Suzanne wrote with a mailing list dilemma. Some people in her company want to strip punctuation from all the mailing addresses. For example, they want to render “Lutron Co., Inc.” as “Lutron Co Inc”. Suzanne is resisting this change because it doesn’t look right to her, yet she has no reference book to back up her view. She commented:
“I’m (just) the IT person, meaning that I write the software that changes every one of the 10,000 records very quickly. I realize that taking punctuation out is easy; putting it back is nearly impossible. I am resisting making a change that someone will regret later. Can you offer some assistance or point me in a direction?”
Suzanne, I’m glad to help. Here are some ideas:
If your mailing list uses no punctuation and abbreviates company names (as you mentioned in your full comment), the inside address will also use no punctuation and abbreviate names. That will look wrong. It will create a “one size fits all and fits none” look on your company’s business letters.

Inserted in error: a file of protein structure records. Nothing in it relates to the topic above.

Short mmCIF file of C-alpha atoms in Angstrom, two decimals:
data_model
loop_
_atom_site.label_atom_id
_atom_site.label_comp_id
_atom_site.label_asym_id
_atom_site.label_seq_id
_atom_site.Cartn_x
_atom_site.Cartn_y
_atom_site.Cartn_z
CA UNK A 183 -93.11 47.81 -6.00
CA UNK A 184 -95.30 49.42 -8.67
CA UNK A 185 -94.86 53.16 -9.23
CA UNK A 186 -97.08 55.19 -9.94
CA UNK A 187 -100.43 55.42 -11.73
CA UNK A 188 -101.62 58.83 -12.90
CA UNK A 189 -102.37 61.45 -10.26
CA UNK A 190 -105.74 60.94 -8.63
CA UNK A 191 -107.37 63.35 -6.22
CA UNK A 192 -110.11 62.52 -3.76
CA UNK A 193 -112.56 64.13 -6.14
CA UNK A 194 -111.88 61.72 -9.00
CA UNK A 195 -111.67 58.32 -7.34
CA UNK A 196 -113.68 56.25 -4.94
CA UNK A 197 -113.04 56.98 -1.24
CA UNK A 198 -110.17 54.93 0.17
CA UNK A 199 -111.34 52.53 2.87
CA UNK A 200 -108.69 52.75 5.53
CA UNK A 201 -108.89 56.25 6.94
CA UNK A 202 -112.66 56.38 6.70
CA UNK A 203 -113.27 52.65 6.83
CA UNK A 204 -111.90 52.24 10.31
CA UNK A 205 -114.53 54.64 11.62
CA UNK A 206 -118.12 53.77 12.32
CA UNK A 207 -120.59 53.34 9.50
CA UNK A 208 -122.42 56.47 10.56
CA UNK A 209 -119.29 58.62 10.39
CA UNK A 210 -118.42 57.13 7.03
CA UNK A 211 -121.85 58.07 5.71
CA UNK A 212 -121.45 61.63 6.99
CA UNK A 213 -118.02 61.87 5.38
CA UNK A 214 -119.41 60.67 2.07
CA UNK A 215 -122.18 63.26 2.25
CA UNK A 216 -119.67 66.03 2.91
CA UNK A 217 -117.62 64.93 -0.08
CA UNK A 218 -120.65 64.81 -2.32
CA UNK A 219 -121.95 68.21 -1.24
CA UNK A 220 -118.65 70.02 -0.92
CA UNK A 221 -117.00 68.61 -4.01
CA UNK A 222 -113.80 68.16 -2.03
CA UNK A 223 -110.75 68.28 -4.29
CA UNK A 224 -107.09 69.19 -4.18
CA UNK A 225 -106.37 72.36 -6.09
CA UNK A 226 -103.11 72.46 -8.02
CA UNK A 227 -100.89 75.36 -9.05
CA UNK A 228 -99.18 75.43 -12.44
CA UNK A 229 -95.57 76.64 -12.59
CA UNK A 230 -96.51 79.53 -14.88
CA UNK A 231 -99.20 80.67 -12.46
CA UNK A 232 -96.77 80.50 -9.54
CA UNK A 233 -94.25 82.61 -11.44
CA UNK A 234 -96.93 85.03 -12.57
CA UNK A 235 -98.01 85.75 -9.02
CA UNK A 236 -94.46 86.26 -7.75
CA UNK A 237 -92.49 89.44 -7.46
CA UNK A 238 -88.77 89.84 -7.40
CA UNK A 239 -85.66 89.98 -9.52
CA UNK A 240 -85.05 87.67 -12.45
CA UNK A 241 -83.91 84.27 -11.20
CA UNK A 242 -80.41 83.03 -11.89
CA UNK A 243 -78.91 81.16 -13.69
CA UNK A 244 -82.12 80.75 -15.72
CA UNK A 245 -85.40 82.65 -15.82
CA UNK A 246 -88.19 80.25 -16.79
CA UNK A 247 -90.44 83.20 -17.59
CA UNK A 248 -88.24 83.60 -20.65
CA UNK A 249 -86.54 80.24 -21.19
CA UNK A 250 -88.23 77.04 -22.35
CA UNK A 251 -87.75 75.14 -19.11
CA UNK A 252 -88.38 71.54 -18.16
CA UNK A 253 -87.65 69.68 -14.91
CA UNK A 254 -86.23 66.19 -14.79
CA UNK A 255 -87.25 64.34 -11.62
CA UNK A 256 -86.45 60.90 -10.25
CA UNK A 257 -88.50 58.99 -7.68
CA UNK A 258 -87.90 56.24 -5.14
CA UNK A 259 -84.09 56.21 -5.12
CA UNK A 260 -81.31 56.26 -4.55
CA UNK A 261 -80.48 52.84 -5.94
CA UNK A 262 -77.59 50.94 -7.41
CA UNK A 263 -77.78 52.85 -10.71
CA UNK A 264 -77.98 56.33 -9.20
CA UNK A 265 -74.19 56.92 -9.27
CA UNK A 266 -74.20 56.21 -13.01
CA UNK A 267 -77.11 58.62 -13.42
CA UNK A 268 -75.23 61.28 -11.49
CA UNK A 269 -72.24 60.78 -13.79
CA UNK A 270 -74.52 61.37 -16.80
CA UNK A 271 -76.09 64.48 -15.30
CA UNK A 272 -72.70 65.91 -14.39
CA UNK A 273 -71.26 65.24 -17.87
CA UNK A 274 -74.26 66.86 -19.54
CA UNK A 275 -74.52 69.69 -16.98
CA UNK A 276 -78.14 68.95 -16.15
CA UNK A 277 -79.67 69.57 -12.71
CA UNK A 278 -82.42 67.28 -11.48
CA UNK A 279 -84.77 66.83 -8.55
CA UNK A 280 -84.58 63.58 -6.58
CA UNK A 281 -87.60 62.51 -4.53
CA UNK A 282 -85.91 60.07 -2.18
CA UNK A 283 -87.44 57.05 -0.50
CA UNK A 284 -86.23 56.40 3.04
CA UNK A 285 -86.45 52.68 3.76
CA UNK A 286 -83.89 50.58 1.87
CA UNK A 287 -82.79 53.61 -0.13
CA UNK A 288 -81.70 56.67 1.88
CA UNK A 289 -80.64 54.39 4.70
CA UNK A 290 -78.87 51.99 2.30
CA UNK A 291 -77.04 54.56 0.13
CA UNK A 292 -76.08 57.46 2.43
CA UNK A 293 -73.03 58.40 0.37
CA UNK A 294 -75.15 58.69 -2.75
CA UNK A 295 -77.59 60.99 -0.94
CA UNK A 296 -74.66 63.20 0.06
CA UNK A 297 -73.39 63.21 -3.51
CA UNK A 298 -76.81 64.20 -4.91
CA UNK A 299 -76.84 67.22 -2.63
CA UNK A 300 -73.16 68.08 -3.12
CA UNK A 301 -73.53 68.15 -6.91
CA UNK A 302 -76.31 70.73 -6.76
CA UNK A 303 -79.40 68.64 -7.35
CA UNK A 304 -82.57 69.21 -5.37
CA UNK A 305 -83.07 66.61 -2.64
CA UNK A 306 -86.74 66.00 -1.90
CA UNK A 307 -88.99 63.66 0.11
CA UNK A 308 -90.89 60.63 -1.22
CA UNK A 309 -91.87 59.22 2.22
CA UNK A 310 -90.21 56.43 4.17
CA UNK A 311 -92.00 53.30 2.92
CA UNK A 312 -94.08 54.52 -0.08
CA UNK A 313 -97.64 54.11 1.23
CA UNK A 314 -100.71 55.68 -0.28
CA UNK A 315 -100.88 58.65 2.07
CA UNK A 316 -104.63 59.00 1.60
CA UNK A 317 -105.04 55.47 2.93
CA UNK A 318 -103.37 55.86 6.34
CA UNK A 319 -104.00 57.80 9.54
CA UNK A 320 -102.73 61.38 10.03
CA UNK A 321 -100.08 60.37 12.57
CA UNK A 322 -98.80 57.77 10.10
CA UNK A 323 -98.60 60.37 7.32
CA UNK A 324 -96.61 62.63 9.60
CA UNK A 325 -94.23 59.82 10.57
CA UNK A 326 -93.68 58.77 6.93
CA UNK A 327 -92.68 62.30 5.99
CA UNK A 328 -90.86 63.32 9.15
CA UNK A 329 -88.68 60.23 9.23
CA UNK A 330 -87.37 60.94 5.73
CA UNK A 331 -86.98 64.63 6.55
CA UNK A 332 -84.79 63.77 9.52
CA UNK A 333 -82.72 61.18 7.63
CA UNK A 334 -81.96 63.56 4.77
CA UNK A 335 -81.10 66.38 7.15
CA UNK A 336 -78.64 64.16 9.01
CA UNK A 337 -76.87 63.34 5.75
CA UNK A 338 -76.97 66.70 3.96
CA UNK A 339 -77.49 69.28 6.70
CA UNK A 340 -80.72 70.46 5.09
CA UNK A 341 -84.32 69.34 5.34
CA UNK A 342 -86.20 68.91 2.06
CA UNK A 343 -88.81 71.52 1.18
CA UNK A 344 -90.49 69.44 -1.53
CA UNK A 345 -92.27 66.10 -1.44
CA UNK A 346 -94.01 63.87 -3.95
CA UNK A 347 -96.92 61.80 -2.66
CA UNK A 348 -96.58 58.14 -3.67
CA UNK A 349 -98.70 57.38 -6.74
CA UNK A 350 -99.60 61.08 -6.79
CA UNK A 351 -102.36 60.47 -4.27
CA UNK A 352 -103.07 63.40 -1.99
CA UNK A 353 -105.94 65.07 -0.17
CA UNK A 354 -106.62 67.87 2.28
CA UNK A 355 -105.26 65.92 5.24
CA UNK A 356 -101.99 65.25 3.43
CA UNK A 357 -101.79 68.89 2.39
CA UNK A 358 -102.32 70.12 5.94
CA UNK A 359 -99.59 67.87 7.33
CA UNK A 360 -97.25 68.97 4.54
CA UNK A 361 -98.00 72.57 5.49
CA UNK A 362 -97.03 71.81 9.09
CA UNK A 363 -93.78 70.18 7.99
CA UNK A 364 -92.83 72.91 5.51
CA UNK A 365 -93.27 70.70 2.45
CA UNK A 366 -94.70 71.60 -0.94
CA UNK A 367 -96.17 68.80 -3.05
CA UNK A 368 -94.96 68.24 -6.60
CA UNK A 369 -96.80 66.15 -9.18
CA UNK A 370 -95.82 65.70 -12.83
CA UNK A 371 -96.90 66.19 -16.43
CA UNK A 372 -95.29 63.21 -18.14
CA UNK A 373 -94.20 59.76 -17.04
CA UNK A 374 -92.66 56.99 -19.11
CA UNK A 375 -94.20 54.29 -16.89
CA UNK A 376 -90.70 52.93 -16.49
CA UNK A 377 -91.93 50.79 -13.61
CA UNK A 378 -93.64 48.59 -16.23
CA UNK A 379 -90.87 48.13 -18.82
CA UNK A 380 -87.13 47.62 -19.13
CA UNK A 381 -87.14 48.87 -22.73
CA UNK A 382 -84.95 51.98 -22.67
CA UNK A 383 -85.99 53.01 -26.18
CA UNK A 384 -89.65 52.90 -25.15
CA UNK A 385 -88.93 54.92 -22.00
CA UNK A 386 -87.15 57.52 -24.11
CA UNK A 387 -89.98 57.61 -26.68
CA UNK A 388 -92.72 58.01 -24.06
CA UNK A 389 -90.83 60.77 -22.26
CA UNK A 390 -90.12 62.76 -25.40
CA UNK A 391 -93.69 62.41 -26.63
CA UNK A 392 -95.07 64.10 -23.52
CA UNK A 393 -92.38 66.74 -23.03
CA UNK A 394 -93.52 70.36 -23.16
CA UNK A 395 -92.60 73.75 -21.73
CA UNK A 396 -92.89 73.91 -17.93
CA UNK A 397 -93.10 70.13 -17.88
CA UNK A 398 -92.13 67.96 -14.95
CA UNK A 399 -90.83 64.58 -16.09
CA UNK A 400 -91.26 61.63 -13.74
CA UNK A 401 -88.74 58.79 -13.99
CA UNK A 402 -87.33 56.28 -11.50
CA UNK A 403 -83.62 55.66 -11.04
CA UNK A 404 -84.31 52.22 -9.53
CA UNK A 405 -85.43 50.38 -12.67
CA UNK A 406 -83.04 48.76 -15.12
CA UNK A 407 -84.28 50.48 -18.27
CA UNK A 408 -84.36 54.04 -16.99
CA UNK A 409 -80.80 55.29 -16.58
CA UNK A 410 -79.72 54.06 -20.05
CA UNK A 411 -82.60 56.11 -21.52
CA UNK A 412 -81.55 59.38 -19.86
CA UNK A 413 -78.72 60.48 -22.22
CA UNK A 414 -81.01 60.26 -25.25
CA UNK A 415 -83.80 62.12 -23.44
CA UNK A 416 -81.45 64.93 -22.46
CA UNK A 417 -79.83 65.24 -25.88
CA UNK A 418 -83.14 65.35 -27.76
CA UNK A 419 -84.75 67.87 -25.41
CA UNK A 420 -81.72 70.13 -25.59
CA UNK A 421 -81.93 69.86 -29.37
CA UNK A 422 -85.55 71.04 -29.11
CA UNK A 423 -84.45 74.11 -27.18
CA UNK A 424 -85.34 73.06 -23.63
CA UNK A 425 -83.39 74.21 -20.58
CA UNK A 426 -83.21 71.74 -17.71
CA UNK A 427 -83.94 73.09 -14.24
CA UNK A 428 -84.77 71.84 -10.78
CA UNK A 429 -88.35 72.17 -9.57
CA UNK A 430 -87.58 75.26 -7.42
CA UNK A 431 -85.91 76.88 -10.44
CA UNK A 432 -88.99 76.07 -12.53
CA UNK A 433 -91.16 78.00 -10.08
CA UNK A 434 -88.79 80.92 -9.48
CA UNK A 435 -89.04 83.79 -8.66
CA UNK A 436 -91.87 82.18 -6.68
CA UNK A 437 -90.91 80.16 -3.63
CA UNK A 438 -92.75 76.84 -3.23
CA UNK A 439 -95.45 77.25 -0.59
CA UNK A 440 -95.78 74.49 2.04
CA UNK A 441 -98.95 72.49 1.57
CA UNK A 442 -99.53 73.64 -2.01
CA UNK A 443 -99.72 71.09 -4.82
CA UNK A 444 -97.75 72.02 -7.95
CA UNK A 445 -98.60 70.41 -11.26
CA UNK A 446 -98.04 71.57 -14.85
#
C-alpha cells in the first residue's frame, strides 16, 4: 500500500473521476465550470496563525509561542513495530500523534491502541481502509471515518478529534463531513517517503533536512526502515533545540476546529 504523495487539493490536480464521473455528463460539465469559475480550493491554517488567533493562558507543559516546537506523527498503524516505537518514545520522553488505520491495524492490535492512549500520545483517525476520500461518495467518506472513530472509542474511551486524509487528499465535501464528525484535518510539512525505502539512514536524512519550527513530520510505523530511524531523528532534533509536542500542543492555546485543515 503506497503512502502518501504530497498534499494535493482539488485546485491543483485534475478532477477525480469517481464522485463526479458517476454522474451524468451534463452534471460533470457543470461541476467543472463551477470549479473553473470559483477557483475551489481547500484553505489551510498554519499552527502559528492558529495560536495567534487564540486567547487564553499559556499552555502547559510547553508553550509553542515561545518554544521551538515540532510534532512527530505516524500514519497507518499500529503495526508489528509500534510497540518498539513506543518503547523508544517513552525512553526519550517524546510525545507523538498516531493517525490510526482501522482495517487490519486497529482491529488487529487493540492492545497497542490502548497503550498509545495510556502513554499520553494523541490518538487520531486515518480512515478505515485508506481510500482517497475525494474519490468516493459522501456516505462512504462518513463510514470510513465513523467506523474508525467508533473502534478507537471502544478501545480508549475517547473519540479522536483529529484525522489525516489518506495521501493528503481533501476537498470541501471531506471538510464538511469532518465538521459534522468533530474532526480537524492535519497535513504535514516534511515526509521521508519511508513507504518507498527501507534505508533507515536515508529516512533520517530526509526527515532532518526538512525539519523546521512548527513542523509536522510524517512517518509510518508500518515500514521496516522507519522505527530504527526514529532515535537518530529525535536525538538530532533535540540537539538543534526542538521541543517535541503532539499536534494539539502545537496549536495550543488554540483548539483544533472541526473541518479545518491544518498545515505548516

If you take out punctuation, you will be rendering many company names incorrectly, companies that have spent significant time deciding whether they want to include things like commas and periods in their names.
All mailings from your company will look like mass mailings. Why? Because individual letters virtually always include standard punctuation.
The U.S. Postal Service does not require punctuation stripped out. It acknowledges that addresses with punctuation are readable by its scanners.
You also asked about a list of abbreviations. Here are some I verified in The Gregg Reference Manual:
Company = Co.
Corporation = Corp.
Incorporated = Inc.
Limited = Ltd.
Manufacturing = Mfg.
Manufacturers = Mfrs.
For others, you may wish to consult Gregg or a current dictionary. But keep in mind that you do not need to abbreviate as long as each line of the address is no more than 40 characters.
Suzanne, I admire you for taking on this important fight to preserve a mailing list amassed over 30 years. Good luck!